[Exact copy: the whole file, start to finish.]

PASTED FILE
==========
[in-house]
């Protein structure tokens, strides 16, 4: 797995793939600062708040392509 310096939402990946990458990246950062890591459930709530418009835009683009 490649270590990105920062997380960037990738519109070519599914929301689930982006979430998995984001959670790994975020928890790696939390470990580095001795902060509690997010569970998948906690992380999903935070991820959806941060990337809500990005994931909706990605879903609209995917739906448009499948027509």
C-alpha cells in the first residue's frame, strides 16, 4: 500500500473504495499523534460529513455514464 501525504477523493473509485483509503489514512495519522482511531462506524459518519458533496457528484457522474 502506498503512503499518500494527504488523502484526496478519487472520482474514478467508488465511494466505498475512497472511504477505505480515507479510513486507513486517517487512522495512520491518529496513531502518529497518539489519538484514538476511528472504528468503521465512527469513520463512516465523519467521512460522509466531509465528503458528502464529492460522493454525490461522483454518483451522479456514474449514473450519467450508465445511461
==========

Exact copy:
[in-house]
């Protein structure tokens, strides 16, 4: 797995793939600062708040392509 310096939402990946990458990246950062890591459930709530418009835009683009 490649270590990105920062997380960037990738519109070519599914929301689930982006979430998995984001959670790994975020928890790696939390470990580095001795902060509690997010569970998948906690992380999903935070991820959806941060990337809500990005994931909706990605879903609209995917739906448009499948027509």
C-alpha cells in the first residue's frame, strides 16, 4: 500500500473504495499523534460529513455514464 501525504477523493473509485483509503489514512495519522482511531462506524459518519458533496457528484457522474 502506498503512503499518500494527504488523502484526496478519487472520482474514478467508488465511494466505498475512497472511504477505505480515507479510513486507513486517517487512522495512520491518529496513531502518529497518539489519538484514538476511528472504528468503521465512527469513520463512516465523519467521512460522509466531509465528503458528502464529492460522493454525490461522483454518483451522479456514474449514473450519467450508465445511461